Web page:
The word “efficiency”, in economists’ dictionary, is often interpreted into the degree of an economy allocates scarce resources to meet the needs and wants of consumers. As we can see that a free market economy is the one in which resources are allocated based on the principle of self-interests. Where there are profits, there are firms, and where there are firms to produce identical goods and services, inevitably, there is competition. The degree of competition determines the market structure which is the main determinant of the behaviour or conduct of firms. This in turn determines the efficiency in the use of scarce resources. It is often argued that competition leads to a more efficient use of resources. I agree with the statement, but not totally. In my opinion, competition would lead to efficiency and best use of resource by encouraging firms to improve productivity, to reduce price and to innovate, but in certain industries, particularly industries where the impact of economies of scale is distinctive, for example industries with great indivisibilities, monopoly is more favourable.
Economic efficiency can be seen to maximizing total utility from a given amount of scarce resources. There are two types of economic efficiency—allocative efficiency and productive efficiency. According to their definitions, the idea of allocative efficiency is that “consumers pay firms exactly what the marginal cost is (Price=Marginal cost)…such a pricing strategy can be shown to be a key condition if achieving a ‘Pareto optimum’ resource allocation, where it is no longer possible to make anyone ‘better-off’ without making someone else ‘worse-off’.” (Griffiths and Wall, p93) When this condition is satisfied, total consumer and producer’s surplus are maximized. Alternatively, productive efficiency is about how to produce a good or service. To achieve productive efficiency, a firm must use all available methods to produce a certain level of output at the lowest possible costs.
To start with, a profit-maximizing firm under perfect competition has, first of all, too small the proportion of total industry supply to make any influence on the market price of the identical product. It is therefore a price-taker. As nobody has the power to control the industry, there is complete freedom or no barrier for new firms to enter the industry competing with the existing firms. In this case, the individual firm faces a horizontal demand curve and its AR and MR coincide with the demand curve (shown in figure 1). The firm now is gaining supernormal profit (the shaded area ABPSRPLR) in a short run; as a result, there will be more firms rushing into the industry due to the existence of the supernormal profit. In the long run, the pressure of increasing supply in the industry will push the price at PSR down to the price at PLR where it just equals the lowest level of LRAC, where firms can only get a normal profit for continuing running the business. From the graph, it is easy to see that in the perfectly competitive market, the market price in the long run must be equal to both the firms’ marginal cost and the lowest level of the their long-run average cost. According to the definitions, it is both allocatively and productively efficient. Hence, economic efficiency is achieved. That is, the economy operates at some point on the production possibility frontier—a situation that no one can make itself better off without making others worse off. In other words, “an economy composed entirely by price takers—a competitive economy—automatically allocates resources efficiently, without any need for centralized direction, and it is the power of Adam Smith’s ‘invisible hand’.”(Katz, p410) This is the function of competition, just as Richard pointed out:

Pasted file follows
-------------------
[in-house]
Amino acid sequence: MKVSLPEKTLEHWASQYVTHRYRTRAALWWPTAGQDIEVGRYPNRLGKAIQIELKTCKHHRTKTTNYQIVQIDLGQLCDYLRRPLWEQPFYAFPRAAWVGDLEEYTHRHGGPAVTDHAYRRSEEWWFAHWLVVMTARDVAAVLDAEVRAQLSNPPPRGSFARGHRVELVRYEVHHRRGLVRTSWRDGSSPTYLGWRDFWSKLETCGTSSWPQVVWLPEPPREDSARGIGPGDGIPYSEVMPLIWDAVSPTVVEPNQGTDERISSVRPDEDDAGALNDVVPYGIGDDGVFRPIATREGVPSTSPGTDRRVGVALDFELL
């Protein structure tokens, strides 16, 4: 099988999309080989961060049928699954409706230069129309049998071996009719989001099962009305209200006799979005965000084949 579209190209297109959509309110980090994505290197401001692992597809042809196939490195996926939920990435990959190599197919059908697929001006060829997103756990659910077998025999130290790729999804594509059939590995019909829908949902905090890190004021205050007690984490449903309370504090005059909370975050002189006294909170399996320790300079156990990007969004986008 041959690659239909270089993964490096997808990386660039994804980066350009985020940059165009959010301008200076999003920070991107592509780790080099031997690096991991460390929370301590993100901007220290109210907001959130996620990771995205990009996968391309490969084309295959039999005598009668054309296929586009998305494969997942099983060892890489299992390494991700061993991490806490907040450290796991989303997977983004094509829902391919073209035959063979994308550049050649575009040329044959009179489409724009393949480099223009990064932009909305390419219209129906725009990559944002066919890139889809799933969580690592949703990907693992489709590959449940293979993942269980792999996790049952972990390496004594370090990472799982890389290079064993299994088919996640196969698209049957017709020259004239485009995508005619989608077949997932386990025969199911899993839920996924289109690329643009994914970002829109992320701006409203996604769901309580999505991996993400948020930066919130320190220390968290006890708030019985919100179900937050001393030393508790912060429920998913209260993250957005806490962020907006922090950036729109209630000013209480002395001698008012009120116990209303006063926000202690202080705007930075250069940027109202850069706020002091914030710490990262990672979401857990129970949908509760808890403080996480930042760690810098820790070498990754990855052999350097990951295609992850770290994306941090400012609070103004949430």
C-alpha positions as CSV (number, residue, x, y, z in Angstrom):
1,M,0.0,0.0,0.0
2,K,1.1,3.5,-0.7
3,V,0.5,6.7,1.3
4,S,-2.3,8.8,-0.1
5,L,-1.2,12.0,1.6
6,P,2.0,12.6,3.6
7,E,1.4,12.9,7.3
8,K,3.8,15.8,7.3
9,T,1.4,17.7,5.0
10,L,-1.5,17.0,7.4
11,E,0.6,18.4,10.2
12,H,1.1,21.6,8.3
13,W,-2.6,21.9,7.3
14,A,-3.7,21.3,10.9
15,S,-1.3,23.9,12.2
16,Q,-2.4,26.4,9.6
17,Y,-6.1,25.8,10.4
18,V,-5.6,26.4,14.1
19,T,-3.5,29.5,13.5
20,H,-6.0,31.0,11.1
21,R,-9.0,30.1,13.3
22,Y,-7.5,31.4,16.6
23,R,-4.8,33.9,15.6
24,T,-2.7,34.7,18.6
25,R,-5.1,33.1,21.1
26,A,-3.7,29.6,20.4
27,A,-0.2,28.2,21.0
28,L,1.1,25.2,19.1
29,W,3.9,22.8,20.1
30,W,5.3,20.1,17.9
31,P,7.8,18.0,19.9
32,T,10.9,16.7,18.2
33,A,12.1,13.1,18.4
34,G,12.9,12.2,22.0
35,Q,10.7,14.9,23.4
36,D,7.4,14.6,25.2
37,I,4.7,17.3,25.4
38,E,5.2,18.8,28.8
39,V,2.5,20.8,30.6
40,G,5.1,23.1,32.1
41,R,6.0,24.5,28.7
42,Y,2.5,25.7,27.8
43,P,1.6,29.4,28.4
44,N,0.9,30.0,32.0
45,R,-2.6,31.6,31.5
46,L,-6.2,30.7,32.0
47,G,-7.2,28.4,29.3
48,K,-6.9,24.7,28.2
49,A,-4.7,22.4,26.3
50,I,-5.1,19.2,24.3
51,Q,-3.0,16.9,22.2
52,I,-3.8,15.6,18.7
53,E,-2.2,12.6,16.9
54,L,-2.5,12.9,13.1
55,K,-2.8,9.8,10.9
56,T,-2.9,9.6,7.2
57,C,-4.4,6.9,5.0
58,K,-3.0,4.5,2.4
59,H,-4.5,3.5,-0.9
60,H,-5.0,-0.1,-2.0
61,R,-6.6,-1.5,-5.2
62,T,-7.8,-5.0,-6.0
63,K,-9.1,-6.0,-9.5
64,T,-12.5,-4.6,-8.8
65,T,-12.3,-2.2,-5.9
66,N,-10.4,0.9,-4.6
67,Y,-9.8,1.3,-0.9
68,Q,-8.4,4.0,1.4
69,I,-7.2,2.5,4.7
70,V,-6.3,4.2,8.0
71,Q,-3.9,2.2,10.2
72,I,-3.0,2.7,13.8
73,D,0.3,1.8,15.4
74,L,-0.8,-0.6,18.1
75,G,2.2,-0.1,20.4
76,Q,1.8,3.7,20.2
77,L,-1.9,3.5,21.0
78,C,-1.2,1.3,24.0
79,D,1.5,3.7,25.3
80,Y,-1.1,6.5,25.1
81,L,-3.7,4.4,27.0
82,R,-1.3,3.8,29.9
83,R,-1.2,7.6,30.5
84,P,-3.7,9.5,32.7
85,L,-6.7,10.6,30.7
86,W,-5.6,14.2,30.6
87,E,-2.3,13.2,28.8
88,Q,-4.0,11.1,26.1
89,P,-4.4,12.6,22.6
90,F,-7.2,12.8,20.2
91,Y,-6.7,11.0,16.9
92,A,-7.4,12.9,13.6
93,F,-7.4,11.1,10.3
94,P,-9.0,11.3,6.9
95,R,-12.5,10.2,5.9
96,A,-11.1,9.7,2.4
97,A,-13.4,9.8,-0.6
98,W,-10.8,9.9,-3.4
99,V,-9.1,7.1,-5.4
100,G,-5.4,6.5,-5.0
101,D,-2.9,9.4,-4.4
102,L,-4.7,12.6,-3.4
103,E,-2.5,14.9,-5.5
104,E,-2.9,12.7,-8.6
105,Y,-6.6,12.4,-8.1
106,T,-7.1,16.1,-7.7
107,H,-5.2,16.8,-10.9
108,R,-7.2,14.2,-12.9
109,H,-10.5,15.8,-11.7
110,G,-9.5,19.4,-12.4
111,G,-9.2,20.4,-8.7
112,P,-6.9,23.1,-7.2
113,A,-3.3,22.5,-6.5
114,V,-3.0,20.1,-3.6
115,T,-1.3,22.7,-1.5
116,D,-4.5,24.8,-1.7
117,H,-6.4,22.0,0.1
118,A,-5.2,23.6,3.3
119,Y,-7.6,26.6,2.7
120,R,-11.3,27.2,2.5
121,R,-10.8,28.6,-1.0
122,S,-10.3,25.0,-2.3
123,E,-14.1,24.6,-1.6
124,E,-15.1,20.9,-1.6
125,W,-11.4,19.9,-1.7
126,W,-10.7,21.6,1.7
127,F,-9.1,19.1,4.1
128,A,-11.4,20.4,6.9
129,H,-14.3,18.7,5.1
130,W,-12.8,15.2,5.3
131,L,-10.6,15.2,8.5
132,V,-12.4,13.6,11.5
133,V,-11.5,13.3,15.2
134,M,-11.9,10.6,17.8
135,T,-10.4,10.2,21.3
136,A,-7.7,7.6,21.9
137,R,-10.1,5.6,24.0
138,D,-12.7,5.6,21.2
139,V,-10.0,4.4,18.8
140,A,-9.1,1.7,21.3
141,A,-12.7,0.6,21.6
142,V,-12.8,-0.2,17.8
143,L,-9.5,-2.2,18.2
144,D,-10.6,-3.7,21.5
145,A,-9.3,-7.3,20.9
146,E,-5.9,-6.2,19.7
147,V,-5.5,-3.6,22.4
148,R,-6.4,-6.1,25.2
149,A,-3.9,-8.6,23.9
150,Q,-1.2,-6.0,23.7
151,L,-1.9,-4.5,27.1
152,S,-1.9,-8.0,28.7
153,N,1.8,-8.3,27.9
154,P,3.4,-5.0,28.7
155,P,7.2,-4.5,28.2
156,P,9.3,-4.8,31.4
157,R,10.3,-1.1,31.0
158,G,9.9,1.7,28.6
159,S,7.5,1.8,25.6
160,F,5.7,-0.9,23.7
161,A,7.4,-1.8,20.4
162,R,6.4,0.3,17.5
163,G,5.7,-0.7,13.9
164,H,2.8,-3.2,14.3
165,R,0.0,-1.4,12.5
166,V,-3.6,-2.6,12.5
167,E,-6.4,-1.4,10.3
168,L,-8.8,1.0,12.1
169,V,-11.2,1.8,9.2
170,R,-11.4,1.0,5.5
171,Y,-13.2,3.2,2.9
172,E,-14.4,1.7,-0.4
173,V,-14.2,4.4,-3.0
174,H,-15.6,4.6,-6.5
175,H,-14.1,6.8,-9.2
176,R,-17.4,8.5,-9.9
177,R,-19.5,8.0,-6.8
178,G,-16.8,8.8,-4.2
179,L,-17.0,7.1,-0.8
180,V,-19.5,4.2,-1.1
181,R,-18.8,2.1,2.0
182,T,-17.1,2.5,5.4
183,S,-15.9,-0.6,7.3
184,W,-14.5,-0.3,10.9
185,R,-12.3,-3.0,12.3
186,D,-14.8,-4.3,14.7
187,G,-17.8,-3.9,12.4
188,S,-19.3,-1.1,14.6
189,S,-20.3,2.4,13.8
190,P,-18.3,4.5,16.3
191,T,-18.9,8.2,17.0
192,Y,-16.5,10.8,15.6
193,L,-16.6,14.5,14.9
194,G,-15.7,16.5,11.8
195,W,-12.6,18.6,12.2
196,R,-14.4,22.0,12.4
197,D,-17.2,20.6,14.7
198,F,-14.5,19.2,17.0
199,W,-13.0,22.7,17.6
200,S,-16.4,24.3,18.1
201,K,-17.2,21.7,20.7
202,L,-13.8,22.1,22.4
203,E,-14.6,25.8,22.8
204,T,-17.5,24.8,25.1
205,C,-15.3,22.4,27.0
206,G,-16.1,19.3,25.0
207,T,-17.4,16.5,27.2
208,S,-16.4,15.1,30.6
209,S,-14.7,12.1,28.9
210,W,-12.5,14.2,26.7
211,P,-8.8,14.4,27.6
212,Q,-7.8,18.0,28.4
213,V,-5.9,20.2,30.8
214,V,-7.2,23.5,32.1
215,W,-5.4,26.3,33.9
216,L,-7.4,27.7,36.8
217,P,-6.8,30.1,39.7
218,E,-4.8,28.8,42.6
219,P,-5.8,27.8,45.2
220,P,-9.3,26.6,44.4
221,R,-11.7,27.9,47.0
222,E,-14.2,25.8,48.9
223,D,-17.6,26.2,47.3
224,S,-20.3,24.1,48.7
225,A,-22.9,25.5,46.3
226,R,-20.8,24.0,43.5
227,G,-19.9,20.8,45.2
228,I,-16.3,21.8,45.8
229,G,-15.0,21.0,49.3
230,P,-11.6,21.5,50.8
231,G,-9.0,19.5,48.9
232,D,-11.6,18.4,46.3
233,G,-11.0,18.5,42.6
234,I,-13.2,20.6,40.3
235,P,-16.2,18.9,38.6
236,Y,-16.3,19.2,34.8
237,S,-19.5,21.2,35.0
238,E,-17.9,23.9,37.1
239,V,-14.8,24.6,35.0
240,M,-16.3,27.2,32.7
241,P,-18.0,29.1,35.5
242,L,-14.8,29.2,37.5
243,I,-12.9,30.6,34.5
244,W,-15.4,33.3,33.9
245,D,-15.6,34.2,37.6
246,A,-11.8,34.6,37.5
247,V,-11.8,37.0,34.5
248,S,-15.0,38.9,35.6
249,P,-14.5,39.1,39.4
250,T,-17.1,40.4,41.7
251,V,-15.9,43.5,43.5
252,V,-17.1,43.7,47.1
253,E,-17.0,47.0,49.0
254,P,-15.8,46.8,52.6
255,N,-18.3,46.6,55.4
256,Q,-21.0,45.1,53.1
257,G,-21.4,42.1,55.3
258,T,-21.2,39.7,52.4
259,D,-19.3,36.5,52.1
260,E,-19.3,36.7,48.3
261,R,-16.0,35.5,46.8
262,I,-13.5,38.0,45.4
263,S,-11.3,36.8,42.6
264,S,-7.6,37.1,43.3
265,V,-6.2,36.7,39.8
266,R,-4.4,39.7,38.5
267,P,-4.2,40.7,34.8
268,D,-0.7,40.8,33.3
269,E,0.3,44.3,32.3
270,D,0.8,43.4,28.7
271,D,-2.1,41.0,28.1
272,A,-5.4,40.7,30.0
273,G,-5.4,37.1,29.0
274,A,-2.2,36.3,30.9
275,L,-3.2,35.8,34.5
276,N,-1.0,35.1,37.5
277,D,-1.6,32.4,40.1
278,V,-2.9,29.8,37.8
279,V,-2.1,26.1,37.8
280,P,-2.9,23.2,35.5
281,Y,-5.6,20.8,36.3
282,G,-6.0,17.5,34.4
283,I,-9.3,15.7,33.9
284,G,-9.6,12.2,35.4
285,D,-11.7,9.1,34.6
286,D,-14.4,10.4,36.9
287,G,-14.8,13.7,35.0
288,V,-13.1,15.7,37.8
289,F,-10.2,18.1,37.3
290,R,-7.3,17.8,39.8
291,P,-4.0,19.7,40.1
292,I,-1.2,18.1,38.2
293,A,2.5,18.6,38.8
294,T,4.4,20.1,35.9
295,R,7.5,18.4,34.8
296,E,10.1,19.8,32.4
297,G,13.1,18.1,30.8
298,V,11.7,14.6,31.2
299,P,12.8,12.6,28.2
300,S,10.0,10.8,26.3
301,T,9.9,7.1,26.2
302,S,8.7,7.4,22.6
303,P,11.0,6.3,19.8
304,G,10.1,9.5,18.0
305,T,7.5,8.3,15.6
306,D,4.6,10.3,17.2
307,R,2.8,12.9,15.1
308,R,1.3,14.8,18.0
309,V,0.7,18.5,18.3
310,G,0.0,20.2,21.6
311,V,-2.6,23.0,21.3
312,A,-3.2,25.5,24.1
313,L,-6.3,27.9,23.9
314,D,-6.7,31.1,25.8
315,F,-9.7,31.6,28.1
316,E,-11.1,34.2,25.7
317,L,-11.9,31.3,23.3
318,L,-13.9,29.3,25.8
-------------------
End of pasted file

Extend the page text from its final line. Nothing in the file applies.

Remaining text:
“Competition works because people are always trying to get away from it. If its effect is everywhere and always erode away profits, the only...